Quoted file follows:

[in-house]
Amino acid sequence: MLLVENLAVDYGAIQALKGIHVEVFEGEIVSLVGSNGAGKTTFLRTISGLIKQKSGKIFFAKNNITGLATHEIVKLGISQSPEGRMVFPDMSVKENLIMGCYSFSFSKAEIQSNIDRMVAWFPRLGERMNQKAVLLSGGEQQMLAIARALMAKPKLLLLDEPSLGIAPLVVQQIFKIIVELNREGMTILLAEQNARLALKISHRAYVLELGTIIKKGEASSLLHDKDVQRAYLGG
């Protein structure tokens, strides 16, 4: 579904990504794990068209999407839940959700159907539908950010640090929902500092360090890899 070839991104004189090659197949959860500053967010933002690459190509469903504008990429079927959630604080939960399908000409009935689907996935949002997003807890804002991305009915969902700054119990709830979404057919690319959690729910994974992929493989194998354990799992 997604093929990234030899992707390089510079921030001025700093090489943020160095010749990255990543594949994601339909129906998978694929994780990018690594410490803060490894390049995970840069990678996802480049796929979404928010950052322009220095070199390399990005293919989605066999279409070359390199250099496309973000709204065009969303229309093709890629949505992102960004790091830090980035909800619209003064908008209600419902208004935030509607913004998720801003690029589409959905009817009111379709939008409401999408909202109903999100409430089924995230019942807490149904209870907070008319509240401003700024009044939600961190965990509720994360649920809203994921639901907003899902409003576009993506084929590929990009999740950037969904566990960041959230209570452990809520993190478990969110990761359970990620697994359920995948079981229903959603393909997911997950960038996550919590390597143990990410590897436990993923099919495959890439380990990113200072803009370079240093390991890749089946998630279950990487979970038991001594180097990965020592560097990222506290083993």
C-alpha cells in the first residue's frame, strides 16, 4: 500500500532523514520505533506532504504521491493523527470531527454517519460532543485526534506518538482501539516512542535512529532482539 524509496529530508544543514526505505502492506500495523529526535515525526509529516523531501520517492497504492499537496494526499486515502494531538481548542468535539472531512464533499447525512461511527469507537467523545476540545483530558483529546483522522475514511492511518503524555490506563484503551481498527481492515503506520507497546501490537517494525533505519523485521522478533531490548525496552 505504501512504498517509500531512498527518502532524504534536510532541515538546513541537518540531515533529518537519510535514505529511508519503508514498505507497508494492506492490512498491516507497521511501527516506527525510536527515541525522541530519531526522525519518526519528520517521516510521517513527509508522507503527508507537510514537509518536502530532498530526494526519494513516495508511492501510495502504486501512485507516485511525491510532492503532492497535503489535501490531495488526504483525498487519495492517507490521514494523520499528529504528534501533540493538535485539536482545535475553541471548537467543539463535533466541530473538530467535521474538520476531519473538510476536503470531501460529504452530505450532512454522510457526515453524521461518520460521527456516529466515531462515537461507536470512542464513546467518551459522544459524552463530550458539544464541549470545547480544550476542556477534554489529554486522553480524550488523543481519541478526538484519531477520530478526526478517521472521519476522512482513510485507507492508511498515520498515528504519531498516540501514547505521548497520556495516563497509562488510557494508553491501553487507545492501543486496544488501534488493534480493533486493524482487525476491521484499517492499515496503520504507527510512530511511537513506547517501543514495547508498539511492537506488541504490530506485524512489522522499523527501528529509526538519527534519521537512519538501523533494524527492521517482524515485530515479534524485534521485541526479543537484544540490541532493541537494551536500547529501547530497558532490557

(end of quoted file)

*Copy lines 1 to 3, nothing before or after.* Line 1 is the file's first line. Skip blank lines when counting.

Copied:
[in-house]
Amino acid sequence: MLLVENLAVDYGAIQALKGIHVEVFEGEIVSLVGSNGAGKTTFLRTISGLIKQKSGKIFFAKNNITGLATHEIVKLGISQSPEGRMVFPDMSVKENLIMGCYSFSFSKAEIQSNIDRMVAWFPRLGERMNQKAVLLSGGEQQMLAIARALMAKPKLLLLDEPSLGIAPLVVQQIFKIIVELNREGMTILLAEQNARLALKISHRAYVLELGTIIKKGEASSLLHDKDVQRAYLGG
């Protein structure tokens, strides 16, 4: 579904990504794990068209999407839940959700159907539908950010640090929902500092360090890899 070839991104004189090659197949959860500053967010933002690459190509469903504008990429079927959630604080939960399908000409009935689907996935949002997003807890804002991305009915969902700054119990709830979404057919690319959690729910994974992929493989194998354990799992 997604093929990234030899992707390089510079921030001025700093090489943020160095010749990255990543594949994601339909129906998978694929994780990018690594410490803060490894390049995970840069990678996802480049796929979404928010950052322009220095070199390399990005293919989605066999279409070359390199250099496309973000709204065009969303229309093709890629949505992102960004790091830090980035909800619209003064908008209600419902208004935030509607913004998720801003690029589409959905009817009111379709939008409401999408909202109903999100409430089924995230019942807490149904209870907070008319509240401003700024009044939600961190965990509720994360649920809203994921639901907003899902409003576009993506084929590929990009999740950037969904566990960041959230209570452990809520993190478990969110990761359970990620697994359920995948079981229903959603393909997911997950960038996550919590390597143990990410590897436990993923099919495959890439380990990113200072803009370079240093390991890749089946998630279950990487979970038991001594180097990965020592560097990222506290083993």